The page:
GOP Donor Warns Trump 'Cult,' Candidates Trying to 'Out-MAGA Each Other' Hurting Party

A major Republican donor said Friday he believes that the party needs to "move on" from the last presidential election and should back candidates who "acknowledge what happened" in 2020, when President Joe Biden won defeated Donald Trump.

The donor, Dan Eberhart, who is also the CEO of oilfield services company Canary, warned that GOP candidates focusing on the 2020 contest and Trump's election fraud claims could hurt the party's outcome in the 2022 midterms.

On Friday, CNN host Erin Burnett asked Eberhart about recent comments made by Republican candidates who decline to say that Joe Biden won the 2020 election.

Burnett mentioned a debate in Minnesota this week during which five Republican candidates for Minnesota governor avoided saying that Biden won the election in 2020.

She also played a segment of an interview with Ohio GOP Senate candidate Josh Mandel from Friday. In that interview, with conservative radio host Hugh Hewitt, Mandel said he did not believe Biden won the election, and that the results in Michigan, Wisconsin, Pennsylvania and Georgia should be investigated.

"These are current Republican candidates on the ballot," Burnett said before turning to the GOP donor.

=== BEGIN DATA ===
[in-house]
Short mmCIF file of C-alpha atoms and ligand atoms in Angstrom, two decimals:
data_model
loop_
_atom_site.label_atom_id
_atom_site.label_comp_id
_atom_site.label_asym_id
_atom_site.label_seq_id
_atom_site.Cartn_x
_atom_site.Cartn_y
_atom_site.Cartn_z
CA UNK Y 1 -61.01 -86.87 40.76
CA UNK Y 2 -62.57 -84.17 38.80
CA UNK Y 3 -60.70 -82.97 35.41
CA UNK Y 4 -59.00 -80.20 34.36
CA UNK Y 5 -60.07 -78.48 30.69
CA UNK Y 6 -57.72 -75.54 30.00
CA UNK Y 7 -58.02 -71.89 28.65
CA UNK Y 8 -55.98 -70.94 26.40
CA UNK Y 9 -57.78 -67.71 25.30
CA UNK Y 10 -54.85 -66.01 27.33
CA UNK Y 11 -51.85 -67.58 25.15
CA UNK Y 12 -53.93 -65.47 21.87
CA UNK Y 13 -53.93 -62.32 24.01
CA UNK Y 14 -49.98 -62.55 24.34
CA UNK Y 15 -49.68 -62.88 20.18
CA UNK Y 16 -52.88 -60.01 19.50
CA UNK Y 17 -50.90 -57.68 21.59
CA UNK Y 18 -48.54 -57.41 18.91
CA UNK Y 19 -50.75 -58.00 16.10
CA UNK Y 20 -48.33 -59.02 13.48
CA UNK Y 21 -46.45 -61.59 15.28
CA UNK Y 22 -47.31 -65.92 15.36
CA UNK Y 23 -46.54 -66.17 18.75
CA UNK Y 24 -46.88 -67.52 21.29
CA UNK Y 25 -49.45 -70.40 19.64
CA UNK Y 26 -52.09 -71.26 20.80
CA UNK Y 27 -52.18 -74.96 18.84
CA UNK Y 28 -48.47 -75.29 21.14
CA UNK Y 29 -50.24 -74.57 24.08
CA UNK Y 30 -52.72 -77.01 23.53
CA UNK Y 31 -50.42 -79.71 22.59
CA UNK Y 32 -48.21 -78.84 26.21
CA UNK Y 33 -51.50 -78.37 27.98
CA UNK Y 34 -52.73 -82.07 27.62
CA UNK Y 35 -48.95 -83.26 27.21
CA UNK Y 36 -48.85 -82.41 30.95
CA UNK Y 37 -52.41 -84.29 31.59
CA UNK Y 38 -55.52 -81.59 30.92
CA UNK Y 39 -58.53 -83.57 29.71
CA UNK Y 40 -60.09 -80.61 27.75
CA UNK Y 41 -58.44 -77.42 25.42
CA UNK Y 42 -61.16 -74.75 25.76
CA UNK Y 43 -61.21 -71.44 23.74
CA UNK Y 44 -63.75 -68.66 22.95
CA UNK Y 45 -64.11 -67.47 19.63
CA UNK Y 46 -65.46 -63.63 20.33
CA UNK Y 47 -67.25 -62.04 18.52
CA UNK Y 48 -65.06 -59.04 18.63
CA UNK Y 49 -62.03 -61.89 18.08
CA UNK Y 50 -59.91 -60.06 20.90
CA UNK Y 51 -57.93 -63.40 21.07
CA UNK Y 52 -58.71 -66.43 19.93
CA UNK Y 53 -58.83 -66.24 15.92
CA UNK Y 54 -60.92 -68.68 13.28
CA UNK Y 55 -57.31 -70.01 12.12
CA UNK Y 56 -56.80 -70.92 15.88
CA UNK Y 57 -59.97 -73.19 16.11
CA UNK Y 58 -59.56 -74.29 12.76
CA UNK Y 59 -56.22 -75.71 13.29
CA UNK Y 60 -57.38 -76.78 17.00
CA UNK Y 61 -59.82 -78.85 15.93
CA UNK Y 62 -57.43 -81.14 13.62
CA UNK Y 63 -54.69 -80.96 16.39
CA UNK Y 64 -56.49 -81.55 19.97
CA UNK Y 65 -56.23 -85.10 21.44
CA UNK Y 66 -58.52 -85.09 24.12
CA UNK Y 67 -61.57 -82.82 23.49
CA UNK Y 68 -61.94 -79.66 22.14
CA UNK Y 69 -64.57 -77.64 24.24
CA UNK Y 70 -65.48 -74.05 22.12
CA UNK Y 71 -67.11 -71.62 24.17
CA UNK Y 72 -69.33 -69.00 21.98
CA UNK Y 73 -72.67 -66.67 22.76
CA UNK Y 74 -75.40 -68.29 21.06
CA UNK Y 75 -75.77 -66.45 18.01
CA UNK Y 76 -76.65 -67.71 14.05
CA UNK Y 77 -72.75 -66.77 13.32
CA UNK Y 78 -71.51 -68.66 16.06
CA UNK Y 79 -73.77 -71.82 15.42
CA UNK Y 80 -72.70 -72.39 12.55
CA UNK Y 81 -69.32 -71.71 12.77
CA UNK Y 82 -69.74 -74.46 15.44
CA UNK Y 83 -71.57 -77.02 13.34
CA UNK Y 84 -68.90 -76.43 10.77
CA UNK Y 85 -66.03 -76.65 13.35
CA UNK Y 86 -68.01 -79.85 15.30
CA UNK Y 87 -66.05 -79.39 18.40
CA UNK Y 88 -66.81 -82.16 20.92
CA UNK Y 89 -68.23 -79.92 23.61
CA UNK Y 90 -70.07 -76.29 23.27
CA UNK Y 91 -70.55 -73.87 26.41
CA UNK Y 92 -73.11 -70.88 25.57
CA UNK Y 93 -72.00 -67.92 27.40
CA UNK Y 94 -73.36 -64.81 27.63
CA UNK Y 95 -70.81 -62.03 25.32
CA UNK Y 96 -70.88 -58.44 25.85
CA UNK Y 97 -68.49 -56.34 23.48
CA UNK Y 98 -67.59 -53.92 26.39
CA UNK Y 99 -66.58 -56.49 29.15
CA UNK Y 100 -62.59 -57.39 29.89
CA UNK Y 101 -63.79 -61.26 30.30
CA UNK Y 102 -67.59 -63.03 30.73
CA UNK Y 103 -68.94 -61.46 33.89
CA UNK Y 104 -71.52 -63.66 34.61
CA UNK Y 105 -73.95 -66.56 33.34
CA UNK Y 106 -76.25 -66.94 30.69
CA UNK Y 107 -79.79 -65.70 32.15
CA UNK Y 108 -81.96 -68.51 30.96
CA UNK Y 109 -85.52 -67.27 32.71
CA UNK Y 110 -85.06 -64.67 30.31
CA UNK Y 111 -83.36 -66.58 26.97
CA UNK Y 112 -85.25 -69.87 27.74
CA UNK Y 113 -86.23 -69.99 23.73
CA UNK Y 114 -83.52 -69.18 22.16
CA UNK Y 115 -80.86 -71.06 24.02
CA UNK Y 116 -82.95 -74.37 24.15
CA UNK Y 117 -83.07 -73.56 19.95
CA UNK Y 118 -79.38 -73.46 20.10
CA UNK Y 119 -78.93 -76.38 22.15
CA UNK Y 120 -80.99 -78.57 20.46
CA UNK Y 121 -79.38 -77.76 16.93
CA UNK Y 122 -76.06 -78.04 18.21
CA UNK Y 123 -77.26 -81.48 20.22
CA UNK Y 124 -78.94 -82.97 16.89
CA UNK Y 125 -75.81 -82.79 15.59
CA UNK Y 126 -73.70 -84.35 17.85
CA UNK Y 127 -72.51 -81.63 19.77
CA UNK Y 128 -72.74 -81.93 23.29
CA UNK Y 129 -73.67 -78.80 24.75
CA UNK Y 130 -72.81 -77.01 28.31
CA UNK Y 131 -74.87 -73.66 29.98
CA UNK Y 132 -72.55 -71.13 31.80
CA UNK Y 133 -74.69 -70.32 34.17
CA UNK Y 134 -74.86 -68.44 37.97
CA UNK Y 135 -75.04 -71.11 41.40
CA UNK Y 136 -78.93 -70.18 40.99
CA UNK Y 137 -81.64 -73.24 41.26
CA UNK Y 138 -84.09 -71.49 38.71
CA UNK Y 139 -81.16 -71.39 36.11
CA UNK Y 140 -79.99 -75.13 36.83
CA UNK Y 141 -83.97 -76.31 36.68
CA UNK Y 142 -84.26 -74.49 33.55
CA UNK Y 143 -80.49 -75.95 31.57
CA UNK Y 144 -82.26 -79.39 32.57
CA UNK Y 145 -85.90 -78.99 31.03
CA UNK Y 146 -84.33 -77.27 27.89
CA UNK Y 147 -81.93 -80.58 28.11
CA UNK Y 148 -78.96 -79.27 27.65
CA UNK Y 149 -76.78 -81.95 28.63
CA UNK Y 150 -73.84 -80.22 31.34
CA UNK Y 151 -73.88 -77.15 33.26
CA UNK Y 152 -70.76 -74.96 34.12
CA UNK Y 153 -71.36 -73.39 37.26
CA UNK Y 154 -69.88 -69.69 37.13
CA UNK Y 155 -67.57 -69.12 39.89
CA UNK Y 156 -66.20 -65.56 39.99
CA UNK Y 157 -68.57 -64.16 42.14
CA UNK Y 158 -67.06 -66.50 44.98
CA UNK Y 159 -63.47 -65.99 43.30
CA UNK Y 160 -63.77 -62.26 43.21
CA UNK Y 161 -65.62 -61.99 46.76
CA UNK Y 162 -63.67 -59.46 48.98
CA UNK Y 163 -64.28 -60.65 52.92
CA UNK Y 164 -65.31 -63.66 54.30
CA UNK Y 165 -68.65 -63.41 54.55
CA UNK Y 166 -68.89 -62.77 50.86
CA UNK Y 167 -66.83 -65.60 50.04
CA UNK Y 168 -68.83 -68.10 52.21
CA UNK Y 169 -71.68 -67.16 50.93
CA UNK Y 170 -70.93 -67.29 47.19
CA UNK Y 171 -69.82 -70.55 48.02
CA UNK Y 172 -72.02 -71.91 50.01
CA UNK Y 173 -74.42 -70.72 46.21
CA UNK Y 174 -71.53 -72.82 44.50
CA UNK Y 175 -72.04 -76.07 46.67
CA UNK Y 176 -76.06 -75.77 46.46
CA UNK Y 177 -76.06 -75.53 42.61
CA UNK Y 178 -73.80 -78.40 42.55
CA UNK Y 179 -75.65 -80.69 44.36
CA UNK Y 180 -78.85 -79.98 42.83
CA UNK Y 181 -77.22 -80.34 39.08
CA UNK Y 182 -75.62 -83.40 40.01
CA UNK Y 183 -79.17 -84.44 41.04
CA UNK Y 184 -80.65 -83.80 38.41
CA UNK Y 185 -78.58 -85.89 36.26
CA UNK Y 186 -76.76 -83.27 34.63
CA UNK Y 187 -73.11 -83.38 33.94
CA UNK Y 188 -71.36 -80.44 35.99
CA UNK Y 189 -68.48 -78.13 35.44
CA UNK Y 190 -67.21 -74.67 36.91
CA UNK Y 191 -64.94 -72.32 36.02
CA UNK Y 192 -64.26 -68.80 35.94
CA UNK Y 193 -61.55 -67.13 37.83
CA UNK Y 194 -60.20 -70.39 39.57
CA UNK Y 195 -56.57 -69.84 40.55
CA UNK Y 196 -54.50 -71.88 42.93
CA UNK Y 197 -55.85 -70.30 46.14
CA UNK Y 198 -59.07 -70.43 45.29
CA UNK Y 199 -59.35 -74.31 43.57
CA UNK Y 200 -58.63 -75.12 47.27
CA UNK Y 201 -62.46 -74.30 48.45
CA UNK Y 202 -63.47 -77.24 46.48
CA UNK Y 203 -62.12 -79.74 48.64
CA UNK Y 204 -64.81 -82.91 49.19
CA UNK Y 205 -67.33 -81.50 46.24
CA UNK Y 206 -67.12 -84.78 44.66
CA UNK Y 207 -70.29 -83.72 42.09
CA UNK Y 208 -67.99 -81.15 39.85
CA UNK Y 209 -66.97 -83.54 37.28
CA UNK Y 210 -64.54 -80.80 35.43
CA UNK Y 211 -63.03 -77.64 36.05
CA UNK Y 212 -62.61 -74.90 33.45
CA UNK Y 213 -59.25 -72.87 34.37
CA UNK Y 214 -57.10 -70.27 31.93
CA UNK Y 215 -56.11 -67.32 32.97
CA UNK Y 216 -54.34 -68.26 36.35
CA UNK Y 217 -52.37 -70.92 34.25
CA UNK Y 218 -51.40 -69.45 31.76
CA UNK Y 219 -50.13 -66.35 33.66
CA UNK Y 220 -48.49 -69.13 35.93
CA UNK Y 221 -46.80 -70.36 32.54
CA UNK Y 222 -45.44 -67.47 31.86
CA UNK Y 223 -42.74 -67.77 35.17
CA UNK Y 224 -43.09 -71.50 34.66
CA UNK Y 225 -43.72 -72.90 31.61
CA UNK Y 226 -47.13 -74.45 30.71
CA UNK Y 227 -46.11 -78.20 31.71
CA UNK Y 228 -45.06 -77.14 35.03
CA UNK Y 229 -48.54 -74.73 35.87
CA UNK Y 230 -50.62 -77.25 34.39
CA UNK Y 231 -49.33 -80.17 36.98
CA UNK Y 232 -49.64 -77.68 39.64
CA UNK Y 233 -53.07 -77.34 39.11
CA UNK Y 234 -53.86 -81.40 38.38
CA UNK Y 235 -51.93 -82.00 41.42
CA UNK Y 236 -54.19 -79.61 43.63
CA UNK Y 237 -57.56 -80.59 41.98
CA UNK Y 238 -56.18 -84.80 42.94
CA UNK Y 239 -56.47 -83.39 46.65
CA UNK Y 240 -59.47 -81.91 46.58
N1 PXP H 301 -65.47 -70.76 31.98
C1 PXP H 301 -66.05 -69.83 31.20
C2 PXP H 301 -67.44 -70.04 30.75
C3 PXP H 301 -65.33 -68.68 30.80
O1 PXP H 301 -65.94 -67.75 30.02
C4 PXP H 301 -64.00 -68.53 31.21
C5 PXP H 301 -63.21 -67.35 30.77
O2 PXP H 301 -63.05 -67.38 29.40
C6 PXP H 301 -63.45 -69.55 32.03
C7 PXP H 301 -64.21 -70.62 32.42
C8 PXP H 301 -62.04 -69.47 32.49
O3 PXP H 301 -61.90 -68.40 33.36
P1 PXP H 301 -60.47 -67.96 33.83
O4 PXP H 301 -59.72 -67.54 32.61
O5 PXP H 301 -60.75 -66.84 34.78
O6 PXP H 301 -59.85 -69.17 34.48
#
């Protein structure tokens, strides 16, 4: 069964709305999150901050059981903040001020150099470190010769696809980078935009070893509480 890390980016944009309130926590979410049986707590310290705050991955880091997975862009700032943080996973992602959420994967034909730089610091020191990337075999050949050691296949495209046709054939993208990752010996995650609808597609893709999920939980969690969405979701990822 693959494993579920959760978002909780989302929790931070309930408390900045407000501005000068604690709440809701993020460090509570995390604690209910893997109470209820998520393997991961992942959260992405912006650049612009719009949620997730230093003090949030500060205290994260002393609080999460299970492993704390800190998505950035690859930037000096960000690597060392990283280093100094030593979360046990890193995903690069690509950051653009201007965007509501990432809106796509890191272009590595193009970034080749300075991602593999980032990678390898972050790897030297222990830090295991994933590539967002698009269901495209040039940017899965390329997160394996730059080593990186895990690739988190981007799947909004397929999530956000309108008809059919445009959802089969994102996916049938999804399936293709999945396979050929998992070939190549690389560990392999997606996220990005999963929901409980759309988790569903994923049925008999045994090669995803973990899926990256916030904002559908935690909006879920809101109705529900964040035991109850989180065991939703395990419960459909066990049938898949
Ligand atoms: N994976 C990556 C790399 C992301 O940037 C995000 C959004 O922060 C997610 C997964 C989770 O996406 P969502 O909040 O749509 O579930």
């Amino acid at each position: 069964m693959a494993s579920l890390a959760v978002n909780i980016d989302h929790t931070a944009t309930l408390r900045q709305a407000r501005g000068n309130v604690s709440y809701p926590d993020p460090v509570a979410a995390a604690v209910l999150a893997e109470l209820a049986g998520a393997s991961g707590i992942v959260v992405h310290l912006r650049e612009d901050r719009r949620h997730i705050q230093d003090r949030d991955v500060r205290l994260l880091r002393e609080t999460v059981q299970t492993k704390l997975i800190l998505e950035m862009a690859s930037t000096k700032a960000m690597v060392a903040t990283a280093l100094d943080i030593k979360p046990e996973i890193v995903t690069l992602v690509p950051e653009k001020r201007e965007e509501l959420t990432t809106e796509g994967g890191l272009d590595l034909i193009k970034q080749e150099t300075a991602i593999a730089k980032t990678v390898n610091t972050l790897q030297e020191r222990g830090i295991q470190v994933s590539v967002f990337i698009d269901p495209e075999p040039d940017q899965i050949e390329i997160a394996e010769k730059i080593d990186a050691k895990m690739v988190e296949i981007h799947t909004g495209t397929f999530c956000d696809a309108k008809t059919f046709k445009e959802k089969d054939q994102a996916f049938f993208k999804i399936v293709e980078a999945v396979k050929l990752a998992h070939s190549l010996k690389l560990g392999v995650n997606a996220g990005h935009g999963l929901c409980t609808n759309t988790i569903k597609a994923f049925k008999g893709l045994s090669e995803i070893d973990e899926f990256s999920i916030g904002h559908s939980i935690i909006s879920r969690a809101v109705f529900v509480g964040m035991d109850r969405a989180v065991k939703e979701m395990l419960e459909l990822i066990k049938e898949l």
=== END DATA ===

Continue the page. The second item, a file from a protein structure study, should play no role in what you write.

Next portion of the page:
GOP Donor Warns Trump ‘Cult,’ Hurting Party
Major Republican donor Dan Eberhart said Friday the party needs to "move on" from the last presidential election and should back candidates who "acknowledge what happened" in 2020. Above, former President Donald Trump on October 18 in New York City. James Devaney

"The problem for the party is all this kind of stuff to try to win a primary, to out-MAGA the other people—we've got this kind of thing going on in primaries in the Senate campaign in Ohio, the Senate campaign in Pennsylvania and elsewhere. It's all destructive to winning in 2022," Eberhart said.

"This circular firing squad to out-MAGA each other is really creating the seeds of our own destruction," he added.

Eberhart noted that following historical precedent, Republicans should have a "smashing victory" in the House in 2022—the party of the incumbent president tends to lose seats during midterm elections.

"And I think we're sowing the seeds of our own defeat here. We really need to get behind common-sense candidates that acknowledge what happened," Eberhart said.

"Look, we ran a good campaign, we tried...I wanted Trump to win, but he lost. We've got to move on as a party so we can move forward, so we can take the House back and the Senate back, and we should be focused on hitting back at Biden's policies, not focus on this cult of personality with Trump."

Recent polls have shown Republicans with an advantage over Democrats in the upcoming midterms. A survey released by CNBC last week found that 34 percent of respondents said they preferred Democrats in control of Congress, while 44 percent said they prefer Republicans.